preceded by a blank. (See also %H.) (TZ)
%l The hour (12-hour clock) as a decimal number (range 1 to 12); single digits are
preceded by a blank. (See also %I.) (TZ)
%m The month as a decimal number (range 01 to 12).
%M The minute as a decimal number (range 00 to 59).
%n A newline character. (SU)
%O Modifier: use alternative format, see below. (SU)
%p Either `AM' or `PM' according to the given time value, or the corresponding strings
for the current locale. Noon is treated as `pm' and midnight as `am'.
%P Like %p but in lowercase: `am' or `pm' or a corresponding string for the current
%r The time in a.m. or p.m. notation. In the POSIX locale this is equivalent to
`%I:%M:%S %p'. (SU)
%R The time in 24-hour notation (%H:%M). (SU) For a version including the seconds, see
%s The number of seconds since the Epoch, i.e., since 1970-01-01 00:00:00 UTC. (TZ)
%S The second as a decimal number (range 00 to 61).
%t A tab character. (SU)
%T The time in 24-hour notation (%H:%M:%S). (SU)
%u The day of the week as a decimal, range 1 to 7, Monday being 1. See also %w. (SU)
%U The week number of the current year as a decimal number, range 00 to 53, starting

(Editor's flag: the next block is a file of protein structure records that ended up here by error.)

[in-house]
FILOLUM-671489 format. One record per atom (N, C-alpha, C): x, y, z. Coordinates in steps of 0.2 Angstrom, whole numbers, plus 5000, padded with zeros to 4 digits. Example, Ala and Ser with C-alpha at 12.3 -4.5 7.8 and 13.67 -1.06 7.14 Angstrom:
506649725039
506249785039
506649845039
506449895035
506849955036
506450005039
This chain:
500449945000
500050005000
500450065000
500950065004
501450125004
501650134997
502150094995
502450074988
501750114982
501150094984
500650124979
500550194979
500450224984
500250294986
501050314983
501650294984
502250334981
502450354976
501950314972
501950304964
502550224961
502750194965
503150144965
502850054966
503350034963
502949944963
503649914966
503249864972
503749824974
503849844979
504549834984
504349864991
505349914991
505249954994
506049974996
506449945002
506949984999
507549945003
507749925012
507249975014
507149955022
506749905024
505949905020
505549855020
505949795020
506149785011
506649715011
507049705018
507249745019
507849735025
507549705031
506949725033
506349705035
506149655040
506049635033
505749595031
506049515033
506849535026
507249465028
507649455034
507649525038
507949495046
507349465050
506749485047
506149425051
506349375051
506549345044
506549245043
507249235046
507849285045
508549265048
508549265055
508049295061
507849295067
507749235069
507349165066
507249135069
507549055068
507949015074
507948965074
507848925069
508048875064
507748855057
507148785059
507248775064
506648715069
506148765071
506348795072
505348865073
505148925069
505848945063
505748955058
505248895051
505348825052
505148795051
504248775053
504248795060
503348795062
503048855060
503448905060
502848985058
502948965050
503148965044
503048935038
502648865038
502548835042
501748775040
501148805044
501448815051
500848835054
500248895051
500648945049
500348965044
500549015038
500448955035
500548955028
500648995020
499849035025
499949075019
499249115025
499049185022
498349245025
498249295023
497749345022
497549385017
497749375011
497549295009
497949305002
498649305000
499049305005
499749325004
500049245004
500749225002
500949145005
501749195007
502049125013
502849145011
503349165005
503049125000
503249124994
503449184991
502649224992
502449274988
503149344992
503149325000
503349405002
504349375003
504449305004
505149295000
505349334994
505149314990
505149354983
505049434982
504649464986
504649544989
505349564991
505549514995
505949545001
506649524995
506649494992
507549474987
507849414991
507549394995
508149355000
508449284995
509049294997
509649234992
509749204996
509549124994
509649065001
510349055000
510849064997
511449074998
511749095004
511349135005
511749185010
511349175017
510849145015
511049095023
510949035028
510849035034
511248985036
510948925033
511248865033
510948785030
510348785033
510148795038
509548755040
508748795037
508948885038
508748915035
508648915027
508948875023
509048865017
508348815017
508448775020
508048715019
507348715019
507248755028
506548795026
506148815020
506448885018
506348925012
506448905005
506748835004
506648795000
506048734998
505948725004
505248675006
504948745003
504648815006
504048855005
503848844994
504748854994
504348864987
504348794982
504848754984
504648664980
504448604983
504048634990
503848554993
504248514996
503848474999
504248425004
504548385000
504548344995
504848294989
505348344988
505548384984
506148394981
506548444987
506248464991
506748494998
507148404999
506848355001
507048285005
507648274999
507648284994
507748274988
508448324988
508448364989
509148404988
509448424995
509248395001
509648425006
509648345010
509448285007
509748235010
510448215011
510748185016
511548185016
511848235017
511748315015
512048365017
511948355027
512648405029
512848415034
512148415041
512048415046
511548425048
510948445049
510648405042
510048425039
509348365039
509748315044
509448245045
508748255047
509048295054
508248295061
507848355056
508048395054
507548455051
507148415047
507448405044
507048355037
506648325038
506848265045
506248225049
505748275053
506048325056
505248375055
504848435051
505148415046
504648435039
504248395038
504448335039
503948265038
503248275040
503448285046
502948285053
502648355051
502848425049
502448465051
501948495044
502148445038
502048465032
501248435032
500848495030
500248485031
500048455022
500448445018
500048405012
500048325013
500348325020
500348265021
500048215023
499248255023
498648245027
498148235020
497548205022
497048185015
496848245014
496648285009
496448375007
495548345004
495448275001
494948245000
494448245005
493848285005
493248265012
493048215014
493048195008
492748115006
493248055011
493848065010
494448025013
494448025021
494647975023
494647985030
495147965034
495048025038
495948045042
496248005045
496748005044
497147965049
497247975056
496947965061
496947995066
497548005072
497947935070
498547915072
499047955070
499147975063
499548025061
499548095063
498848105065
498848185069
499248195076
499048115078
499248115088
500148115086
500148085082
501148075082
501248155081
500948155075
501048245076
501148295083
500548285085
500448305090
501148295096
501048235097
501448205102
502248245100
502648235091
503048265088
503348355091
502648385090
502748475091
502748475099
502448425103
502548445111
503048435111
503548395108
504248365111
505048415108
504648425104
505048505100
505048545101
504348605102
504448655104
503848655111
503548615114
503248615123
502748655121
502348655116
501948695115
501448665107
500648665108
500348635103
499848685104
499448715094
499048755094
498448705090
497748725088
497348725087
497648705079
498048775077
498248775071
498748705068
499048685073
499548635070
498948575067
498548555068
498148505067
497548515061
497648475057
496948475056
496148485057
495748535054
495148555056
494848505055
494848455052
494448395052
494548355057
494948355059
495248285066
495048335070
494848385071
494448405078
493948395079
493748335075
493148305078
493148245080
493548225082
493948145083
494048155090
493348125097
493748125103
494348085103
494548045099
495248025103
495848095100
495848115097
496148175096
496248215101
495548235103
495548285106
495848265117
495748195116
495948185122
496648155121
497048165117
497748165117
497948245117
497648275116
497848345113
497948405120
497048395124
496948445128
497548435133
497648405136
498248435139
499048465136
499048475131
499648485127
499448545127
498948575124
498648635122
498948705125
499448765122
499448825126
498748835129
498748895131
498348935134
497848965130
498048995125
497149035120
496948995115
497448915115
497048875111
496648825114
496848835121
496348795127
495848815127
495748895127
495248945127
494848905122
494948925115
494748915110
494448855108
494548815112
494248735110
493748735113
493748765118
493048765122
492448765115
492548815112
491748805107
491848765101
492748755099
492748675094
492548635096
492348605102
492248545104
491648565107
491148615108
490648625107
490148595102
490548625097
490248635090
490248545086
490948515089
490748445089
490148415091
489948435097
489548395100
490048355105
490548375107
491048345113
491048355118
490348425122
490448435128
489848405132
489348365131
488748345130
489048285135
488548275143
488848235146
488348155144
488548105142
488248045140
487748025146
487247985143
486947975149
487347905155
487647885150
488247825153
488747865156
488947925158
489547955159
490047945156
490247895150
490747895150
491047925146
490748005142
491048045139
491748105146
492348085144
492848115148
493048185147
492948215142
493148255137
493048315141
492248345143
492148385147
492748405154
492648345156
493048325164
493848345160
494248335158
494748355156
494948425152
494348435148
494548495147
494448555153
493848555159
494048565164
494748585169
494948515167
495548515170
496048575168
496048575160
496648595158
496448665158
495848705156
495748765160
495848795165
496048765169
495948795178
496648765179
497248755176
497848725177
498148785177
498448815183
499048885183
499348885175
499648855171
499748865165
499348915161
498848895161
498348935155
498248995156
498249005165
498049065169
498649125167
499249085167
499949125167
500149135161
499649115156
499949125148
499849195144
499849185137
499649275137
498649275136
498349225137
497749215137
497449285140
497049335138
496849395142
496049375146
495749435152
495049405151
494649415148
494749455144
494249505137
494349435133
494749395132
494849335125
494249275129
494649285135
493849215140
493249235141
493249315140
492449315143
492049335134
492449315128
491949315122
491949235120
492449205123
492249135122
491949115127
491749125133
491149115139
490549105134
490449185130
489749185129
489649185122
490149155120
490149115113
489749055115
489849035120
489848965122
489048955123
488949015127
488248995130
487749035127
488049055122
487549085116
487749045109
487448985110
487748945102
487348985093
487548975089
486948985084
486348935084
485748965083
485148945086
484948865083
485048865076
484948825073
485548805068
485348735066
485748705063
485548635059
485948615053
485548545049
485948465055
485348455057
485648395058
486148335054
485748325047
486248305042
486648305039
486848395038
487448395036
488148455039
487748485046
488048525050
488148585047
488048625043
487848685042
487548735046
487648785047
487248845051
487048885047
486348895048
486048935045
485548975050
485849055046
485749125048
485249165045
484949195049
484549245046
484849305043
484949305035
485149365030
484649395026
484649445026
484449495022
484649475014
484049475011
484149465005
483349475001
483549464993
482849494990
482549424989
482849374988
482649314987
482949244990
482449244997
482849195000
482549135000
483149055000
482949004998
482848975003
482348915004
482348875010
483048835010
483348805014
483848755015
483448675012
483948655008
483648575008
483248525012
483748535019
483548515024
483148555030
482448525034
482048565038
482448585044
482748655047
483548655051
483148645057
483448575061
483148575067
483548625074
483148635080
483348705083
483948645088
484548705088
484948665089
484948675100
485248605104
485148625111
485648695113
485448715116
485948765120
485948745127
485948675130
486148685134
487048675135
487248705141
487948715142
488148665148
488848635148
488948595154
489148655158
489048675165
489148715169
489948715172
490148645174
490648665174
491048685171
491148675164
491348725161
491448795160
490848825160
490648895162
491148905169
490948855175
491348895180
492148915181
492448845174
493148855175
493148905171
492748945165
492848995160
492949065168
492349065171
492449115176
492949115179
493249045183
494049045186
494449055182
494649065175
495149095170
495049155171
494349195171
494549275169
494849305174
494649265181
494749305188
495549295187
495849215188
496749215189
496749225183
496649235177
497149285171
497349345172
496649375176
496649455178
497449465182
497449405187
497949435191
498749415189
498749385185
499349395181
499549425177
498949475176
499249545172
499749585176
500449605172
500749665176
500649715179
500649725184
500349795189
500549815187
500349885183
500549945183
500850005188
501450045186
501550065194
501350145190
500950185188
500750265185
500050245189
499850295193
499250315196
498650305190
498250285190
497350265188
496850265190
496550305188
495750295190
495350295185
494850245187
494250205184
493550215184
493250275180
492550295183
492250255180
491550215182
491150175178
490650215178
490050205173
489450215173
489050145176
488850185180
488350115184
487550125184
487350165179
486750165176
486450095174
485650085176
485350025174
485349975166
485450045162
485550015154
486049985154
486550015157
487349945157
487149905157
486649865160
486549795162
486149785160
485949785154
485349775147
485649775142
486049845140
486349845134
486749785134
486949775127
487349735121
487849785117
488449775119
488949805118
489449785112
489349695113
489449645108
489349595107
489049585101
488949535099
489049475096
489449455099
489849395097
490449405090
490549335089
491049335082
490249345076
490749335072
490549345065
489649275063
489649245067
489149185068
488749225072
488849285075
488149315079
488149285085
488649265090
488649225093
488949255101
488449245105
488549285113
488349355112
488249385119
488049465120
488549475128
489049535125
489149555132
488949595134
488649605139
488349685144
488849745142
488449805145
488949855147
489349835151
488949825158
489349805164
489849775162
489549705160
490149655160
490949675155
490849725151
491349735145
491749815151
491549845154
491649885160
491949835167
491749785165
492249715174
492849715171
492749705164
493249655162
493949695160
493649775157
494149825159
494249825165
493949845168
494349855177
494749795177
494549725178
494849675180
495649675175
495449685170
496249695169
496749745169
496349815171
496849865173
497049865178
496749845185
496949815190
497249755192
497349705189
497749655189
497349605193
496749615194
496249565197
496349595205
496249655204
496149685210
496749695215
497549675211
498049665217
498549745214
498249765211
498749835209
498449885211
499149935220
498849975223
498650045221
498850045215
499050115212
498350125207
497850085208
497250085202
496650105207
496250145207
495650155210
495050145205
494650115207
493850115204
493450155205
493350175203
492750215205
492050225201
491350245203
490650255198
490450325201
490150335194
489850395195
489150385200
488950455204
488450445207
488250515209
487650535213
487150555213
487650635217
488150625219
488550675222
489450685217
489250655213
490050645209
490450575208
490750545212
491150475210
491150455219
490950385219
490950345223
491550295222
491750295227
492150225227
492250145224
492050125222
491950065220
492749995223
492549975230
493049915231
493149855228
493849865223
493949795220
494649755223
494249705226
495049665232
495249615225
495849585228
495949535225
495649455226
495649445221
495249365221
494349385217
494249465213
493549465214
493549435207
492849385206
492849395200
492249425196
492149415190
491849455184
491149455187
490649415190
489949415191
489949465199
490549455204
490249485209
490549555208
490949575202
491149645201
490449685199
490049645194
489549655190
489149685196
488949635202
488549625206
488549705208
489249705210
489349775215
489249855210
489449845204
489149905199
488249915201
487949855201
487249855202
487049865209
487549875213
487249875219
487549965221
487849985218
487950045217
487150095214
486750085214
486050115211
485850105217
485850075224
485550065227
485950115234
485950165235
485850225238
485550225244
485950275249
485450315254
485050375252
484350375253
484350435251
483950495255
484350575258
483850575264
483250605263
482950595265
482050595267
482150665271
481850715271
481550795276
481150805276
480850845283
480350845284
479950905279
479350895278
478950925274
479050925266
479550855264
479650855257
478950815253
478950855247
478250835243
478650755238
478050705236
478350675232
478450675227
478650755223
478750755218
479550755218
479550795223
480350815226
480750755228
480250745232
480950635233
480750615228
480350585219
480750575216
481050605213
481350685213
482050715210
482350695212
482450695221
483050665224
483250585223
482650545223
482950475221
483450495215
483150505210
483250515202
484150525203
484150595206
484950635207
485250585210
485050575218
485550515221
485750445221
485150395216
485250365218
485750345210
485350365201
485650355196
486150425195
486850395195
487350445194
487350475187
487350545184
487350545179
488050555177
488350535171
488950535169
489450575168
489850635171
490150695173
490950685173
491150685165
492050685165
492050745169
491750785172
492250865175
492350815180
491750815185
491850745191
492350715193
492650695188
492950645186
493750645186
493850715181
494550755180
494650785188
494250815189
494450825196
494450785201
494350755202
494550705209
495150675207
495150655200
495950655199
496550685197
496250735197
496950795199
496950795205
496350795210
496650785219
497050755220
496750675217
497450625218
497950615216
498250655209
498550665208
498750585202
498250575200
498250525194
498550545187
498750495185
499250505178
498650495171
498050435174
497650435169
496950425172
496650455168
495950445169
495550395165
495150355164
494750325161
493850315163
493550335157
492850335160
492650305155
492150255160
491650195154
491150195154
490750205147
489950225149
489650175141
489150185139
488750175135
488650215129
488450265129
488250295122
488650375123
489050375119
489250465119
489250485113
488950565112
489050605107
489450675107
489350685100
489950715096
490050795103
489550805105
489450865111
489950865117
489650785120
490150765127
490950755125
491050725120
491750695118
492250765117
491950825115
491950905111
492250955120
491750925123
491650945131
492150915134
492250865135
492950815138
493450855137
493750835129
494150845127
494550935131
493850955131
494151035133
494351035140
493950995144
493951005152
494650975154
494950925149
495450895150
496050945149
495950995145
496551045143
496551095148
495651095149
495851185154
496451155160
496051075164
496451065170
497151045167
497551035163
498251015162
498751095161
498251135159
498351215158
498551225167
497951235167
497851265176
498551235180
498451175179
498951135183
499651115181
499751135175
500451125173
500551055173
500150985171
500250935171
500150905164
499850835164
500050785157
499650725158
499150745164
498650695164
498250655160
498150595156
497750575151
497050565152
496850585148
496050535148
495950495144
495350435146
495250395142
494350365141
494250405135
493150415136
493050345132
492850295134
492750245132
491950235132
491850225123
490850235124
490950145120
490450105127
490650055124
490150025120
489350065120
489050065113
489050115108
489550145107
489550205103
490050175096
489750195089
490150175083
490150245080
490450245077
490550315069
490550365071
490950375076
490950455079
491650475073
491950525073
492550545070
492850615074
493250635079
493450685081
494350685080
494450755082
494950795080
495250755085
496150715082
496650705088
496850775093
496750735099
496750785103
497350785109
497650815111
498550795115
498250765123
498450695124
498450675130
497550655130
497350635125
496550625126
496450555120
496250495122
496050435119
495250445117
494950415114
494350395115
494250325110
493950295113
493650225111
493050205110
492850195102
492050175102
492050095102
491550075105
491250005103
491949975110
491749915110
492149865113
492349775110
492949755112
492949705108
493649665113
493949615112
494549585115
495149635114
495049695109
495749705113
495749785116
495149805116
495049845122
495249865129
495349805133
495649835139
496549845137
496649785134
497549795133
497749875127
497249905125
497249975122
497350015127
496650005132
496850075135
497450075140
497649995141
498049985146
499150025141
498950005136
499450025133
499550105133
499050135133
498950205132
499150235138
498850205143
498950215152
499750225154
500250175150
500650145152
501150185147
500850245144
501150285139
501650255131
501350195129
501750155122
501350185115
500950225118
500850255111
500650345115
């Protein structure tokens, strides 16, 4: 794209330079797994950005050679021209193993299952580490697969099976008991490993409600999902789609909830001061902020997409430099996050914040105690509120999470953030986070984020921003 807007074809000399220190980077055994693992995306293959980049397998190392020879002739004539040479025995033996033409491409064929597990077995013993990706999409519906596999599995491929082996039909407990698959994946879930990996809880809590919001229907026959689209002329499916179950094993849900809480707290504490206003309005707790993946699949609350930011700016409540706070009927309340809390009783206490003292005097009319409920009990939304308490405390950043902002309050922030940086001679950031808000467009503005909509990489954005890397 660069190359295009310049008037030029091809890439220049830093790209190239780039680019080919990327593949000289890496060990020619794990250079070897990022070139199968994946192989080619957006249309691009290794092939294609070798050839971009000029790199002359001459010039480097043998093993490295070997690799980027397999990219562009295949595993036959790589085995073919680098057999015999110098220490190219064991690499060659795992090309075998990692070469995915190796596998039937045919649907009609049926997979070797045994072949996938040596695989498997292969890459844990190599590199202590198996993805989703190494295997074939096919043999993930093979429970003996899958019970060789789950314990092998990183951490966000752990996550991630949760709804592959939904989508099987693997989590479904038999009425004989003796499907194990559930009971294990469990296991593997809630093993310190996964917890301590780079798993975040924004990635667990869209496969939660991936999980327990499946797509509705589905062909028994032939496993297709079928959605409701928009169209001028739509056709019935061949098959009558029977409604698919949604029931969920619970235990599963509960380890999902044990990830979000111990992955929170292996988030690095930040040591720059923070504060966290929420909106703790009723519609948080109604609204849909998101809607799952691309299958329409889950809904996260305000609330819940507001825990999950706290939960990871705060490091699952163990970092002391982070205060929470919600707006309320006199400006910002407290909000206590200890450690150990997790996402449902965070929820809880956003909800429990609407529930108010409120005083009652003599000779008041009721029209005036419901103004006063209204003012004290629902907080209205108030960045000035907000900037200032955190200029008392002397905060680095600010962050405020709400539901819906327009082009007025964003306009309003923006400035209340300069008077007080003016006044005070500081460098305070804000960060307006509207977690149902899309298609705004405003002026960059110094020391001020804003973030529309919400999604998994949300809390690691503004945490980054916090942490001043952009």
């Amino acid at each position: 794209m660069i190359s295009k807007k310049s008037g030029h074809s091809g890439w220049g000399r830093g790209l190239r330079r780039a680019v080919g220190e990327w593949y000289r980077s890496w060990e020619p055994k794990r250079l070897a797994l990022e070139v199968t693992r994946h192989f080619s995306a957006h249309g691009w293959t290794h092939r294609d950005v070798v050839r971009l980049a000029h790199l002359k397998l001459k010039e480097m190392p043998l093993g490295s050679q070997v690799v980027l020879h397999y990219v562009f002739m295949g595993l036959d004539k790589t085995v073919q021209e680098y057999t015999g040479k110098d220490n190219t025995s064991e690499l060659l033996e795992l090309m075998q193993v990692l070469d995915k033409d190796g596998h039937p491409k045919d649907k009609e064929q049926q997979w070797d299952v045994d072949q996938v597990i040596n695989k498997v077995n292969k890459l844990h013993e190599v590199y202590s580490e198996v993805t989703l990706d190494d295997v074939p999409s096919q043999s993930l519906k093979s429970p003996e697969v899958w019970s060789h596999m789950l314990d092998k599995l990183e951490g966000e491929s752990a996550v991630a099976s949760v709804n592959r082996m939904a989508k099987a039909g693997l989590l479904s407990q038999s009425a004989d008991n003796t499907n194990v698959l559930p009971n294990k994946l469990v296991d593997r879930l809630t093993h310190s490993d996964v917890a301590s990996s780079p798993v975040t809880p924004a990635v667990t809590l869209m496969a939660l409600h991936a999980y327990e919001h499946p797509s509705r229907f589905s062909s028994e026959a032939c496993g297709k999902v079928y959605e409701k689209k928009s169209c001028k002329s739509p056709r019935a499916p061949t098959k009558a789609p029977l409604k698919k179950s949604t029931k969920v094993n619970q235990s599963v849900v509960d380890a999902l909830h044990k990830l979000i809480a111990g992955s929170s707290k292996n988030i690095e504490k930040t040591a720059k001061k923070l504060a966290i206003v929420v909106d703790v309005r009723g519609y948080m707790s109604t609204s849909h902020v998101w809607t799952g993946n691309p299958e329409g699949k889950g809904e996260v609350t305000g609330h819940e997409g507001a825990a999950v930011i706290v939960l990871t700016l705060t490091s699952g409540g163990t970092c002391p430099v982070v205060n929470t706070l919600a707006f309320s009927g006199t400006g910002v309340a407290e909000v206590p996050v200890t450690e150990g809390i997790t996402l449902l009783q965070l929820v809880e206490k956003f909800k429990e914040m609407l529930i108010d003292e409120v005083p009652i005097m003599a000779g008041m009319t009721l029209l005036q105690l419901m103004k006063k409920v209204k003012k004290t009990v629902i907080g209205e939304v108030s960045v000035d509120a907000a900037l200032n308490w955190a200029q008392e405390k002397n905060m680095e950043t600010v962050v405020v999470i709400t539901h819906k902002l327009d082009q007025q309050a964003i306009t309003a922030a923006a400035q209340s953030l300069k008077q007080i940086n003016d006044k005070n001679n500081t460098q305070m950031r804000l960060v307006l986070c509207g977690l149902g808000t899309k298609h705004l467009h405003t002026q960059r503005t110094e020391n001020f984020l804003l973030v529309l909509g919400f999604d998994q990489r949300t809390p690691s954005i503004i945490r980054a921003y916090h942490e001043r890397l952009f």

with the first Sunday as the first day of week 01. See also %V and %W.
%V The ISO 8601:1988 week number of the current year as a decimal number, range 01 to
53, where week 1 is the first week that has at least 4 days in the current year,
and with Monday as the first day of the week. See also %U and %W. (SU)
%w The day of the week as a decimal, range 0 to 6, Sunday being 0. See also %u.
%W The week number of the current year as a decimal number, range 00 to 53, starting
with the first Monday as the first day of week 01.
%x The preferred date representation for the current locale without the time.
%X The preferred time representation for the current locale without the date.
%y The year as a decimal number without a century (range 00 to 99).
%Y The year as a decimal number including the century.
%z The time-zone as hour offset from GMT. Required to emit RFC822-conformant dates